Day 4 in Halle Westfalen was kicked off by a match between the 3rd seed Kei Nishikori and the 21-year-old Karen Khachanov, No. 3 in the #NextGen Race to Milan. Khachanov stands at 198 cm, and is generally a power player, giving him a solid chance at the upset over Nishikori, who prefers slower surfaces. Khachanov was the one to advance to the quarterfinals, but not based on his skill. Nishikori started to have problems with his left hip at 2-2, took a medical timeout. He seemed to be in a lot of pain while receiving the treatment, and after a couple of points, Nishikori retired from the match. Khachanov’s quarterfinal opponent is a fellow Russian #NextGen player, the 19-year-old Andrey Rublev. It was Nishikori’s first retirement, but the Japanese player is known for being rather frail and injury-prone. It is very unlucky for Nishikori to get injured so close to Wimbledon, and he has to hope that he will be fit by then.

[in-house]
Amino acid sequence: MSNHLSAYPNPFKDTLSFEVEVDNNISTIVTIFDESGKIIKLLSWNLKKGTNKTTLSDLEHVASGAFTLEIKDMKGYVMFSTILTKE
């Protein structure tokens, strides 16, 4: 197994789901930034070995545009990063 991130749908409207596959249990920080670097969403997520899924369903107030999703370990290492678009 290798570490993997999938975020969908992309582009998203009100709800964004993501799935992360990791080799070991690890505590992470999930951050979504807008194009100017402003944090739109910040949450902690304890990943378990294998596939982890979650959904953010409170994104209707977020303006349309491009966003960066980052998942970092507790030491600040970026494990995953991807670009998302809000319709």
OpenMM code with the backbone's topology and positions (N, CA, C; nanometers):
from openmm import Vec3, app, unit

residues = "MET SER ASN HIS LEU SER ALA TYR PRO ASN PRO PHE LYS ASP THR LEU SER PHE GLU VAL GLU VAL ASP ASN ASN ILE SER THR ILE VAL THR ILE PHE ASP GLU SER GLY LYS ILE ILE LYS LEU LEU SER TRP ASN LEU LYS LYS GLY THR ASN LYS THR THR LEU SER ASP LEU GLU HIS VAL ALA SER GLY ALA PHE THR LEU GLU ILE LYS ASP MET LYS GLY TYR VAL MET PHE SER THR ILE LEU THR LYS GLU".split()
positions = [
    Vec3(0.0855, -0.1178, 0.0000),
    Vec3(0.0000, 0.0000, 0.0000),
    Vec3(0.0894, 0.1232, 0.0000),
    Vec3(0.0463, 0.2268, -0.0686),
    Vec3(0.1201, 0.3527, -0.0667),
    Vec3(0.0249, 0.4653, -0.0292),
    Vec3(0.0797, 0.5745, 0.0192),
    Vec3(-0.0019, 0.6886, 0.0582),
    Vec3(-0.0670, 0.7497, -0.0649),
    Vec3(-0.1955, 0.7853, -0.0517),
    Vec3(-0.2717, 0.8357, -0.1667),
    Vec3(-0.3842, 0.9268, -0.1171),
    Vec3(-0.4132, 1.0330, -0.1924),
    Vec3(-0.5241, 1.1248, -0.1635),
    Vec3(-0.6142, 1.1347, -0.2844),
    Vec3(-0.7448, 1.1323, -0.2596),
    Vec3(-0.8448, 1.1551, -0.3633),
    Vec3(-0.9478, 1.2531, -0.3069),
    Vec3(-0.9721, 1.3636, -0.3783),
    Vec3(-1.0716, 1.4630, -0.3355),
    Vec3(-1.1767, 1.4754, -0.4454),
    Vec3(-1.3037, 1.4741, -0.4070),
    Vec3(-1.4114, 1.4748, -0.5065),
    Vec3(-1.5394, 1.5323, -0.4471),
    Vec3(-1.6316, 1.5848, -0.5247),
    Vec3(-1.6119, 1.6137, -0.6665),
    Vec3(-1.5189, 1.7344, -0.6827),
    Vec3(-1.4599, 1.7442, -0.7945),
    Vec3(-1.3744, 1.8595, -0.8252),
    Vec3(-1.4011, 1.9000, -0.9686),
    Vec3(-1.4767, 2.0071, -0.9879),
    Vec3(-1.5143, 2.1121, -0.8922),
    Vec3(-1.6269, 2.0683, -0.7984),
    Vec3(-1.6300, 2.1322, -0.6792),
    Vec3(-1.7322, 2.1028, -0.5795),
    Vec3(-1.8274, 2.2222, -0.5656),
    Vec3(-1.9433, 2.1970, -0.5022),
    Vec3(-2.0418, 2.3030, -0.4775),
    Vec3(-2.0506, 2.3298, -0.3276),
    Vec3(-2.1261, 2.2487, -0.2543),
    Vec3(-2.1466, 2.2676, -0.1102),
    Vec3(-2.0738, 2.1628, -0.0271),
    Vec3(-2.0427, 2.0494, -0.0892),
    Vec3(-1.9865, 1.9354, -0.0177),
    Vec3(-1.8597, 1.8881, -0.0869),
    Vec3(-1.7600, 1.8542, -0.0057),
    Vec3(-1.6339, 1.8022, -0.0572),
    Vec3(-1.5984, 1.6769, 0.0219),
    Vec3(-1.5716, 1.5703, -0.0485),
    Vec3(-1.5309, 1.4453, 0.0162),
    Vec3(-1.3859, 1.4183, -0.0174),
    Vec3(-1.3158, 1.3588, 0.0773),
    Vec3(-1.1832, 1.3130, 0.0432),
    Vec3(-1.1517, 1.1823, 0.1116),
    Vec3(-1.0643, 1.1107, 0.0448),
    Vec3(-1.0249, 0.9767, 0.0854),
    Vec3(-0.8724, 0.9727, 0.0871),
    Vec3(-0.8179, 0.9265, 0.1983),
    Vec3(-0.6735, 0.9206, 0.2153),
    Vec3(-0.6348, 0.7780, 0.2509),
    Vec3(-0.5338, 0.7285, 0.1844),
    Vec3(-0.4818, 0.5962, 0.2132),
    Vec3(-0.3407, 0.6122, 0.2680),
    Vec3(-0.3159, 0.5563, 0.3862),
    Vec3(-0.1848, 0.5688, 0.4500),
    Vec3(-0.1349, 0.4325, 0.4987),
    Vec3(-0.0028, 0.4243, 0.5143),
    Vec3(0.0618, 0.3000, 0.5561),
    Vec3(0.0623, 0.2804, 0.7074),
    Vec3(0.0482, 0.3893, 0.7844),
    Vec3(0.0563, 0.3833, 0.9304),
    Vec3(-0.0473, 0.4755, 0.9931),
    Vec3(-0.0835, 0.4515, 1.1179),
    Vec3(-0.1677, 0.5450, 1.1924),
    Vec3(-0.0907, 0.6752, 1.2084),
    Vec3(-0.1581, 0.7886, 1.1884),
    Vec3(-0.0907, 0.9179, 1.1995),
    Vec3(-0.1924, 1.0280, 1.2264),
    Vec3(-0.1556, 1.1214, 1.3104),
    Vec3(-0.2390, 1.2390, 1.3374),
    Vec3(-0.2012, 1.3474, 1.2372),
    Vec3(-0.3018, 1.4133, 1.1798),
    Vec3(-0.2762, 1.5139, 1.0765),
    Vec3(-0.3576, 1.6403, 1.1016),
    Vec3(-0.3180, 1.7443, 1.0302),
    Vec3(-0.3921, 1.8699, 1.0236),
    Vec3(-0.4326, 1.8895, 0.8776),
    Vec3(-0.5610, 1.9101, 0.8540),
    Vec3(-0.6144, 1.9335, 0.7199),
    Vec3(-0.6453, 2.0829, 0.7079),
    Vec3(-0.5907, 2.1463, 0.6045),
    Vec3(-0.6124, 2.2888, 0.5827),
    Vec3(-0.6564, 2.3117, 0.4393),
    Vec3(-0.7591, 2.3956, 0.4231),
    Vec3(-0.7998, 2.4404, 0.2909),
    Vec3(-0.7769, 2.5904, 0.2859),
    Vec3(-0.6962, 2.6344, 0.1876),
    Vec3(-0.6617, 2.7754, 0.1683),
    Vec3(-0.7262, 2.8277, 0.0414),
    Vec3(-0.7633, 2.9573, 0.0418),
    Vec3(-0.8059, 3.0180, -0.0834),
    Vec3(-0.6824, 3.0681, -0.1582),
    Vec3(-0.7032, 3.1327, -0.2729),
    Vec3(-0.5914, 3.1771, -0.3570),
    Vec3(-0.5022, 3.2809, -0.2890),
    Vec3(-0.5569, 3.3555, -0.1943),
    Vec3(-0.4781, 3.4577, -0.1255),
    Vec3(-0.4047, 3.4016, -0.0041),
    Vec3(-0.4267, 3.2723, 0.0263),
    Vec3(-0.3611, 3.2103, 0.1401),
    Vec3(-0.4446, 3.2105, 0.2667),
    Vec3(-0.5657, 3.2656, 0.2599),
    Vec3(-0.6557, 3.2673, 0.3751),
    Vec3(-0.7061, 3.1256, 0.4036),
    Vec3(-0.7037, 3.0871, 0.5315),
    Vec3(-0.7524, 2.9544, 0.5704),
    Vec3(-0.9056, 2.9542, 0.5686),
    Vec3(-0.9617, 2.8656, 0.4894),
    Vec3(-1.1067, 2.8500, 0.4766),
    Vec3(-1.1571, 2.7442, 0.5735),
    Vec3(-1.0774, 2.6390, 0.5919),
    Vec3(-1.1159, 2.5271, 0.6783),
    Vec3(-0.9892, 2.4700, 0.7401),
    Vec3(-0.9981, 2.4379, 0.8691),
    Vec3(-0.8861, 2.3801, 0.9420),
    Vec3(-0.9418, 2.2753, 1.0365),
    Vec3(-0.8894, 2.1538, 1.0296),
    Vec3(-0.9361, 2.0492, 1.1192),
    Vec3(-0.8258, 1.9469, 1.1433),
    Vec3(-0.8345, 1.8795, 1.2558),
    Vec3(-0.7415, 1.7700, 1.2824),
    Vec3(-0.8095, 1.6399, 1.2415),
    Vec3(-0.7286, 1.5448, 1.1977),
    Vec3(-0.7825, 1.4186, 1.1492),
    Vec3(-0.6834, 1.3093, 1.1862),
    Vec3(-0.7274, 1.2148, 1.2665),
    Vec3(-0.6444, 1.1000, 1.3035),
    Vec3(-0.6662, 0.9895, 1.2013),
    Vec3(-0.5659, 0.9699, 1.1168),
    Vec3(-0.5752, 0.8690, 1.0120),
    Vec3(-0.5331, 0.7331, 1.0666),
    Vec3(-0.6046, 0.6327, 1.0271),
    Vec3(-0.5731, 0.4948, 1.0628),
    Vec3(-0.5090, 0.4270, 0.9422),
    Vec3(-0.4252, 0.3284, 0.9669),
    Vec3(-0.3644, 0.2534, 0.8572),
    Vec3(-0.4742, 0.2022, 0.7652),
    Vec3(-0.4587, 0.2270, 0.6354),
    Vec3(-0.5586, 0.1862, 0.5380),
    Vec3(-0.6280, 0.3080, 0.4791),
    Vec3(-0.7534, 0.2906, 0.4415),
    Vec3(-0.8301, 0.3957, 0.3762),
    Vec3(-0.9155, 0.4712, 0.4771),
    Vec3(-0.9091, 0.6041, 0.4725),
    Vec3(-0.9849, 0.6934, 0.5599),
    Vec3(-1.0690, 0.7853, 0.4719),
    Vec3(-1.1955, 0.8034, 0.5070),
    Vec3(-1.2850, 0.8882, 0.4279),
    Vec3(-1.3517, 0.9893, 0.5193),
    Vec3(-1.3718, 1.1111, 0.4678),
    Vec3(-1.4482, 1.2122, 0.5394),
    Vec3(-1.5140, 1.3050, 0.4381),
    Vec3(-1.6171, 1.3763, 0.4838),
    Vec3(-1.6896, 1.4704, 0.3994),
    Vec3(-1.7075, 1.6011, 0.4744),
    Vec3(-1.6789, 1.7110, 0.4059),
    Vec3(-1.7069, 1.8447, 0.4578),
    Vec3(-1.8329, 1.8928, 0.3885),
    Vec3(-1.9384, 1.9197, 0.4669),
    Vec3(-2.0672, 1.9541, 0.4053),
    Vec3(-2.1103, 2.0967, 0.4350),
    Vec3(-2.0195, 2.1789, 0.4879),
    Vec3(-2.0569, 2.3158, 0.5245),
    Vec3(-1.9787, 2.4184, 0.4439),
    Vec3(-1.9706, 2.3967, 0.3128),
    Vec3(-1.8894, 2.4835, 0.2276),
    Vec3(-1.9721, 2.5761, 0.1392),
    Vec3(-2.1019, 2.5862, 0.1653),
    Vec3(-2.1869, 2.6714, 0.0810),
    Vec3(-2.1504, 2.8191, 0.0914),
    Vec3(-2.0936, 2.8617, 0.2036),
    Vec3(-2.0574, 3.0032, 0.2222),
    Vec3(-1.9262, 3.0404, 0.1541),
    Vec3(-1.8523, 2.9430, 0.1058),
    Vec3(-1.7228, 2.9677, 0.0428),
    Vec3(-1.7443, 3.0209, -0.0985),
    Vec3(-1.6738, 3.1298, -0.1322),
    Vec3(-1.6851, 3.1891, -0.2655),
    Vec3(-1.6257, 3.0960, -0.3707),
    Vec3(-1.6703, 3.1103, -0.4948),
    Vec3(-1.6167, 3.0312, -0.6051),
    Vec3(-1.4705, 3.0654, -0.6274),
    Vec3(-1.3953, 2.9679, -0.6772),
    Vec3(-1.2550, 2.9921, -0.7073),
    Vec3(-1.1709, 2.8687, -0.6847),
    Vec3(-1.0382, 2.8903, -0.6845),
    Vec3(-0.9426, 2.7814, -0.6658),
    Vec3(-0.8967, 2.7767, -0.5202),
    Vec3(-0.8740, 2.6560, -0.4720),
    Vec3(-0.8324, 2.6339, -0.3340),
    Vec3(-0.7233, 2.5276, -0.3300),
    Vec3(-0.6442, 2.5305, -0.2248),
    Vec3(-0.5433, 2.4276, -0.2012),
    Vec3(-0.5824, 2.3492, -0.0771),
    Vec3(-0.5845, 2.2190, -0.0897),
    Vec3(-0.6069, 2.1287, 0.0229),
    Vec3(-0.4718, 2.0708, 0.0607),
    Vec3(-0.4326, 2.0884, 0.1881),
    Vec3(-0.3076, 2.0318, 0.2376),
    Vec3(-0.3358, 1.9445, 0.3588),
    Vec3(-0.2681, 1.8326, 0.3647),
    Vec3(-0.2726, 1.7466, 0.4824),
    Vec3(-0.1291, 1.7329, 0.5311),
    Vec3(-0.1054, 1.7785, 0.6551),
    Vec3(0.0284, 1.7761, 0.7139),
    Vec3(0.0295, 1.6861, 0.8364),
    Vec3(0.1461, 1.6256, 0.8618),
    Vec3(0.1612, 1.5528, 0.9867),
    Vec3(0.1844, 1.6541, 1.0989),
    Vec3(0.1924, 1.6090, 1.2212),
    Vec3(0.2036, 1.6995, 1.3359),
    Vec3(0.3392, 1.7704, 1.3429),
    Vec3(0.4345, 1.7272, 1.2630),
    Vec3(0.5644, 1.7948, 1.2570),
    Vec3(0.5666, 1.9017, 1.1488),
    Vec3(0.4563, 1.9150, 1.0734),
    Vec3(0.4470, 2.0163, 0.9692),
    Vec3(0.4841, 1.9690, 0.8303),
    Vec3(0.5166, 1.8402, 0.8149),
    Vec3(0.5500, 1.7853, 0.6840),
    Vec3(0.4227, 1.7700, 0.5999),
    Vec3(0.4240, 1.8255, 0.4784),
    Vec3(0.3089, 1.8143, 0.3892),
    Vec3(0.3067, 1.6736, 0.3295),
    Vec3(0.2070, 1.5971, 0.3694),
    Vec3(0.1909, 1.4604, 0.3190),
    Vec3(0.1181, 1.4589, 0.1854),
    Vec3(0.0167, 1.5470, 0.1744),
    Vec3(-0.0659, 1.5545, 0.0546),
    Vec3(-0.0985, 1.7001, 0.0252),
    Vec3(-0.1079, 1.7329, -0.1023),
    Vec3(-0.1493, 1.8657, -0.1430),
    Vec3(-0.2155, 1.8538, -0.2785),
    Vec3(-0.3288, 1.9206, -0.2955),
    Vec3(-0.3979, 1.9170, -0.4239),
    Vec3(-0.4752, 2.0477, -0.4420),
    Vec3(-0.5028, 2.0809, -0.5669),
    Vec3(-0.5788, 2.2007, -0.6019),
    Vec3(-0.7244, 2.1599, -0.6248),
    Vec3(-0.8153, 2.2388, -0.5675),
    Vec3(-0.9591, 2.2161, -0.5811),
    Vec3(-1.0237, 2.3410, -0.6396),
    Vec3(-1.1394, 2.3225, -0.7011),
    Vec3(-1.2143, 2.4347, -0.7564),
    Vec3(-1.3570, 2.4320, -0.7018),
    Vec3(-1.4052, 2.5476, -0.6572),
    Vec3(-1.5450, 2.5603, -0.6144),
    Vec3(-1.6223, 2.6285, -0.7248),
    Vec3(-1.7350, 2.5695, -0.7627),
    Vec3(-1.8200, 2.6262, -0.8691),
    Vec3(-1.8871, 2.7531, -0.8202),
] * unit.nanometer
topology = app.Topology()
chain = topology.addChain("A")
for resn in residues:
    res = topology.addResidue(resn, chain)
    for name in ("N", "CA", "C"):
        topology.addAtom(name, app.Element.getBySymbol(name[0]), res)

Andrey Rublev faced a fellow Russian from a different generation in the second round, Mikhail Youzhny. Rublev upset 8th seed Albert Ramos-Vinolas in his opener, while Mikhail Youzhny beat s-Hertogenbosch finalist Ivo Karlovic in straight sets. Rublev started the set in a very dominant fashion, taking the opening set 6-0. Youzhny wasn’t giving up and broke for 4-2 in the second set. When serving out the set at 5-3, Youzhny turned away 3 break points and finally used the set point No. 4. The final set was more straightforward with only one game going to deuce. Rublev broke for 2-0, and both players held on to their serves, so Andrey Rublev won 6-0 3-6 6-3. Rublev has now broken the Top 100, the live ranking puts him at No. 91. With a win over Khachanov, the 19-year-old could move to Top 75. Rublev and Khachanov have never faced each other before, not even the junior circuit because of their 2-year difference, and this Russian derby will be one to follow for years to come.